Mexico’s Energy Reform has opened up various interesting and unique opportunities for energy infrastructure. A CO2 pipeline project that was recently completed in southern Mexico provides a perfect example of how to breathe new life to deteriorated pipeline infrastructure — infrastructure that would have typically been written off. By coupling a unique pipeline inspection method with a novel lining system, two 28-kilometer (17 mile) pipelines were rehabilitated in record time and in a cost-effective manner. The project consisted of two 12 and 18-inch (300 and 450 millimeters) CO2 transport pipelines that had been out of service for 22 years and that are a central component for a high-profile fertilizer project. Replacing these deteriorated assets with a new transport pipeline was not an option due to time, environmental, permitting and budgetary constraints. The rehabilitated system had to offer a minimum 25-year service life required by the owner.

To put this aging infrastructure back into service, it was essential to assess the condition of the pipelines with a high level of accuracy and precision which would allow for the rehabilitation of the pipeline and installation of an interactive liner to extend the system’s serviceable life for a minimum of 25 years. The challenge, however, was that these pipelines were non-piggable by traditional methods.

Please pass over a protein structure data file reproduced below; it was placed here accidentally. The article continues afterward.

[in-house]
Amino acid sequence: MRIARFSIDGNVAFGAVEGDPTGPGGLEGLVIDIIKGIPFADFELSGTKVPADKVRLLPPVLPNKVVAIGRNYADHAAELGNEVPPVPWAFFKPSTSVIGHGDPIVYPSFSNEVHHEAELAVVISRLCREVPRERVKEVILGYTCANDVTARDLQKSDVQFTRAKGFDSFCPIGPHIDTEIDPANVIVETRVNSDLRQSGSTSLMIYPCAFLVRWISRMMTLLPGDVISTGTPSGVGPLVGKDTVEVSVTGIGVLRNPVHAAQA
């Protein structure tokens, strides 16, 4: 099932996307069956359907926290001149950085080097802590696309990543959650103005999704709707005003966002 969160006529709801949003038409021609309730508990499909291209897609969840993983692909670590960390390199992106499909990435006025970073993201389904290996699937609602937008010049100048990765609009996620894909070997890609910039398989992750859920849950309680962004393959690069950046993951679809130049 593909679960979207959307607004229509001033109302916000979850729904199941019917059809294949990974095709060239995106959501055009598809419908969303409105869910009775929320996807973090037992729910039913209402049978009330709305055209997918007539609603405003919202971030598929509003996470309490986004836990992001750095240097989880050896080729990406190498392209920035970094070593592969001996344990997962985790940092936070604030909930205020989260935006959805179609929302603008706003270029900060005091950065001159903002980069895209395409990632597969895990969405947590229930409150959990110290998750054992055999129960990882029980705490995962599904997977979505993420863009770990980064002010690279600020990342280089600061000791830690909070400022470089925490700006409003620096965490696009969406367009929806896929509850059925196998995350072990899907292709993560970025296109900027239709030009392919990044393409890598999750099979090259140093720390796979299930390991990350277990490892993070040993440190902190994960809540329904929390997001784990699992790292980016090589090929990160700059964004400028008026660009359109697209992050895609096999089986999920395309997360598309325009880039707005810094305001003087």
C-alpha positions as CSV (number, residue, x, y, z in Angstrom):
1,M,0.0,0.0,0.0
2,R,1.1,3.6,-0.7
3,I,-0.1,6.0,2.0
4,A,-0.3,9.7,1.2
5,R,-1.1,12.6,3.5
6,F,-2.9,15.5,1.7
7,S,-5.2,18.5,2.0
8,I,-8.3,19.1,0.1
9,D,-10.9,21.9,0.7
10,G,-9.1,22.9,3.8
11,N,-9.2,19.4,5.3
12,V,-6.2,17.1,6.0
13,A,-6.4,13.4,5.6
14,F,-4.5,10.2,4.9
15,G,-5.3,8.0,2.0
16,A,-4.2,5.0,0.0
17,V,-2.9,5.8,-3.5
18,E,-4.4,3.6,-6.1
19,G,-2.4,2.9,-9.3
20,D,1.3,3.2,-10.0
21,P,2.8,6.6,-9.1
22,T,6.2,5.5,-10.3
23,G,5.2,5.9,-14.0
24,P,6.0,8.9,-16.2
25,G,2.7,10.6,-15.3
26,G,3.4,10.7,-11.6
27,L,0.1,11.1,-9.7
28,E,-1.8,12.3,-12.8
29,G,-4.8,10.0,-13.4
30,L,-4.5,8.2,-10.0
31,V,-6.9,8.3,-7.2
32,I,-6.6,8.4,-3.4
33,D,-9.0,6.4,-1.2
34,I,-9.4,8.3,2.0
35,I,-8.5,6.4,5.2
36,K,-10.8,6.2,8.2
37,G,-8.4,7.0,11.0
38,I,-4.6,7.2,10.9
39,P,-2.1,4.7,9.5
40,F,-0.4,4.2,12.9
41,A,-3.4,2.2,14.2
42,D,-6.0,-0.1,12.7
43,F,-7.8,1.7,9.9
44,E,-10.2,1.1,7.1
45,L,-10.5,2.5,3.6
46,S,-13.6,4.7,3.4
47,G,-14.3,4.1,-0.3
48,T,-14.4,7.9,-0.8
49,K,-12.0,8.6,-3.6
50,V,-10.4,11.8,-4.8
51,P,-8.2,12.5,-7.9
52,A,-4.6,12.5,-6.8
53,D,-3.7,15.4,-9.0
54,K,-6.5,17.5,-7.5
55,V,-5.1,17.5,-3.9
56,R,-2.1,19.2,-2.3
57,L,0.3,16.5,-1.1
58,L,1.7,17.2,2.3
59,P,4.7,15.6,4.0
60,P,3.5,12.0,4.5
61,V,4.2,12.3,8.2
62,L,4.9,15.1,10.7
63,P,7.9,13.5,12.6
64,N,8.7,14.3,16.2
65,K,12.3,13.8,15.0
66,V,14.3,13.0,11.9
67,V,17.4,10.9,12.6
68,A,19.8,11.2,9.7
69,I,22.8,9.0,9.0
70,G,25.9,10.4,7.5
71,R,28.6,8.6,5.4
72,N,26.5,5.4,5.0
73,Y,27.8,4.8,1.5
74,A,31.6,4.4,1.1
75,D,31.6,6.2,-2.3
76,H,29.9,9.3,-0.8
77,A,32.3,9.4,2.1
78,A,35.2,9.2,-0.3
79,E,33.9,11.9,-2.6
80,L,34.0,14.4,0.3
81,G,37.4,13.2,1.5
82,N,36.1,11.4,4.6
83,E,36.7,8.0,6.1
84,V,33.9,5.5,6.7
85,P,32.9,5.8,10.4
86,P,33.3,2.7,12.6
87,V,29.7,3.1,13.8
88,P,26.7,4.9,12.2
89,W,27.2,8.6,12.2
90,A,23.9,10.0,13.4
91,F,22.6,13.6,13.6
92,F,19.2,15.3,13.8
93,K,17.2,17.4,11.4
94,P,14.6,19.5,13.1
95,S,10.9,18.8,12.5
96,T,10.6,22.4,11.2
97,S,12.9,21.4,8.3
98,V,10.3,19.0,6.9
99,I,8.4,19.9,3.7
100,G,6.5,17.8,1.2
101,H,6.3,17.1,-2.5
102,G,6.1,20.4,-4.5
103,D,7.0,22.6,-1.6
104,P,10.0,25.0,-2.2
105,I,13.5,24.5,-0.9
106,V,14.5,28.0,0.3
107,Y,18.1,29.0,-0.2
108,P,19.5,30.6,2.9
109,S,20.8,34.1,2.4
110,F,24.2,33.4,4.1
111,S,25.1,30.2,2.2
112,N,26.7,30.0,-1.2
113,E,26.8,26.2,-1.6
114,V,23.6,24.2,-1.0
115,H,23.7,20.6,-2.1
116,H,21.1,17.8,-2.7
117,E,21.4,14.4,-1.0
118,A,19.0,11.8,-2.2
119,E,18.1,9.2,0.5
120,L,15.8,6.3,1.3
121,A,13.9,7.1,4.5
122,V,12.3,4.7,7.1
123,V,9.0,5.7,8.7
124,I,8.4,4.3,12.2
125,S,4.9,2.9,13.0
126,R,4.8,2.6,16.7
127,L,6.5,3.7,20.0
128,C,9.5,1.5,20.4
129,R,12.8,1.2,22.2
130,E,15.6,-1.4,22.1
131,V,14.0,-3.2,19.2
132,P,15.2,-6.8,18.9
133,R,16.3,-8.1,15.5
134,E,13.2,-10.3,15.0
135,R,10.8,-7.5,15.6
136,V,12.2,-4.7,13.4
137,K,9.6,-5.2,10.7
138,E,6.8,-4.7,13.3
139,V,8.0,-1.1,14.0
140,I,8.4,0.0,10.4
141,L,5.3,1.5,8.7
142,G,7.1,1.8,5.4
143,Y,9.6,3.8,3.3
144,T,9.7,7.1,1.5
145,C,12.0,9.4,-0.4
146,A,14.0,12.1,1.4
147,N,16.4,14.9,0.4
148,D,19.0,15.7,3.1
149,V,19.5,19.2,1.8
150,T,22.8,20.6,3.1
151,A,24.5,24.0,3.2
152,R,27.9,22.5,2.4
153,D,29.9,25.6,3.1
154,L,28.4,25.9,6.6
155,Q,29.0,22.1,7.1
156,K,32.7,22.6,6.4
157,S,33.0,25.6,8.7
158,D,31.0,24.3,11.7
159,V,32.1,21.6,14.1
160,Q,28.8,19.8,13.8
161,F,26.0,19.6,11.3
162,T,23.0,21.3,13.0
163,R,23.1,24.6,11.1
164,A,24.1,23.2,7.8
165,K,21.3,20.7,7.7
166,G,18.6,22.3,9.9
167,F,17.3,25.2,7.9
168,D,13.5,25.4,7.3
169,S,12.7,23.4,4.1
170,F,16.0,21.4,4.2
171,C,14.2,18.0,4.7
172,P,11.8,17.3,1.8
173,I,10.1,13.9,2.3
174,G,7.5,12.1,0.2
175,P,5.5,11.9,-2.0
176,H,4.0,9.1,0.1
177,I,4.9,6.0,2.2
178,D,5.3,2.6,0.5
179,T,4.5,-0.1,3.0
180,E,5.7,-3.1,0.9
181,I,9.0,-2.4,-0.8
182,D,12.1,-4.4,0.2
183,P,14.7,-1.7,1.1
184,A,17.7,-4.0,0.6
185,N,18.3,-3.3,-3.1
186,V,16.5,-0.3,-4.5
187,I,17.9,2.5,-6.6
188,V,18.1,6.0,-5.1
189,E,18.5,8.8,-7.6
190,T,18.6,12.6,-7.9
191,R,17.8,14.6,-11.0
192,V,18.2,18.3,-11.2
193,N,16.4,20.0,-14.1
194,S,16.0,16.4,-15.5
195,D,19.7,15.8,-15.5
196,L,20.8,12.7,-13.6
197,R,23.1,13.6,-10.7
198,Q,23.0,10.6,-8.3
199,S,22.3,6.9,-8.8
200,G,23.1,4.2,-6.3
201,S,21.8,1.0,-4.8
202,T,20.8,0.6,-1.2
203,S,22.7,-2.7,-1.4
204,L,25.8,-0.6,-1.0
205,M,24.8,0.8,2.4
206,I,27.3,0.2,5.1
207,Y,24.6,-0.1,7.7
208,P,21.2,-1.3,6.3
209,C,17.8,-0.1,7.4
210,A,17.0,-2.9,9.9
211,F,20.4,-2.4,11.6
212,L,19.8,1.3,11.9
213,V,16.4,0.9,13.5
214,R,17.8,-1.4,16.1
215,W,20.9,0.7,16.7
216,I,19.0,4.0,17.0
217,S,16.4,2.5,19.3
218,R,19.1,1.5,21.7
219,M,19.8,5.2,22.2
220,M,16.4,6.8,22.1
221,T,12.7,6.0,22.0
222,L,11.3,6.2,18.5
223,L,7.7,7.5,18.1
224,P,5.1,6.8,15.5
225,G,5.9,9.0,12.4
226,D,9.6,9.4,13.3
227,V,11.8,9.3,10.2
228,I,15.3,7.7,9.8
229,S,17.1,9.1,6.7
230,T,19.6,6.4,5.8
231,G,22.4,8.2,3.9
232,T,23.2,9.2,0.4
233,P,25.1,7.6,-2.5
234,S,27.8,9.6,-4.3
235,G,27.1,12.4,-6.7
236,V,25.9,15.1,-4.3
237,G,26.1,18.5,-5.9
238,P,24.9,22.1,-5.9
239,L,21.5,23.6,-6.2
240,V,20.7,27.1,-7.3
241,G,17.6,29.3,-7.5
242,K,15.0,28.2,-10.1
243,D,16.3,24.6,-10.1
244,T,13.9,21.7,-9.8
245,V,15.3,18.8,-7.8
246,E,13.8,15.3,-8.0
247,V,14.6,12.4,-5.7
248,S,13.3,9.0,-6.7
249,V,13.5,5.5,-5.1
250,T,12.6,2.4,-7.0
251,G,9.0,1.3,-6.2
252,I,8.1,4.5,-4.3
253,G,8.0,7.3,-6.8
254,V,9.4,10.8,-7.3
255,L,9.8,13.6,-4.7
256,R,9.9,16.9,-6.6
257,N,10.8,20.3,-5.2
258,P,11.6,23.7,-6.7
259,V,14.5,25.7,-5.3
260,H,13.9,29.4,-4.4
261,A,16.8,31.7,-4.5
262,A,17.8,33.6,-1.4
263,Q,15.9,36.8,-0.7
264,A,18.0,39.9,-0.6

By using a tethered MFL and Caliper ILI solution, the pipelines were each inspected in 13 separate sections with the level of detail necessary to assess the condition and suitability of the rehabilitation strategy selected for the project. Fast-track scheduling constraints required 24-hour data analysis turnaround of reports identifying and discriminating areas of modest and significant corrosion as well as deformations including areas of significant weld slag which could complicate the installation of the liners.

Once high-quality data was available, pinpoint repairs were possible with a combination of carbon fiber reinforcement and steel pipe replacement. Afterwards, the pipelines were internally lined with a patented process that effectively provides a double containment system. A grooved liner and the host steel pipe create an annular space that is pressurized with air and remotely monitored. The system is able to detect even a small pressure drop in the annulus that would occur in case the integrity is breached, or a pinhole develops in the steel pipe. With the grooved liner, external repairs can be conducted while the line continues to operate without interrupting CO2 service to the plant.

By applying these novel solutions, the rehabilitated pipelines will transport carbon dioxide to a revitalized fertilizer plant in a safe and efficient manner for the next 25 years.

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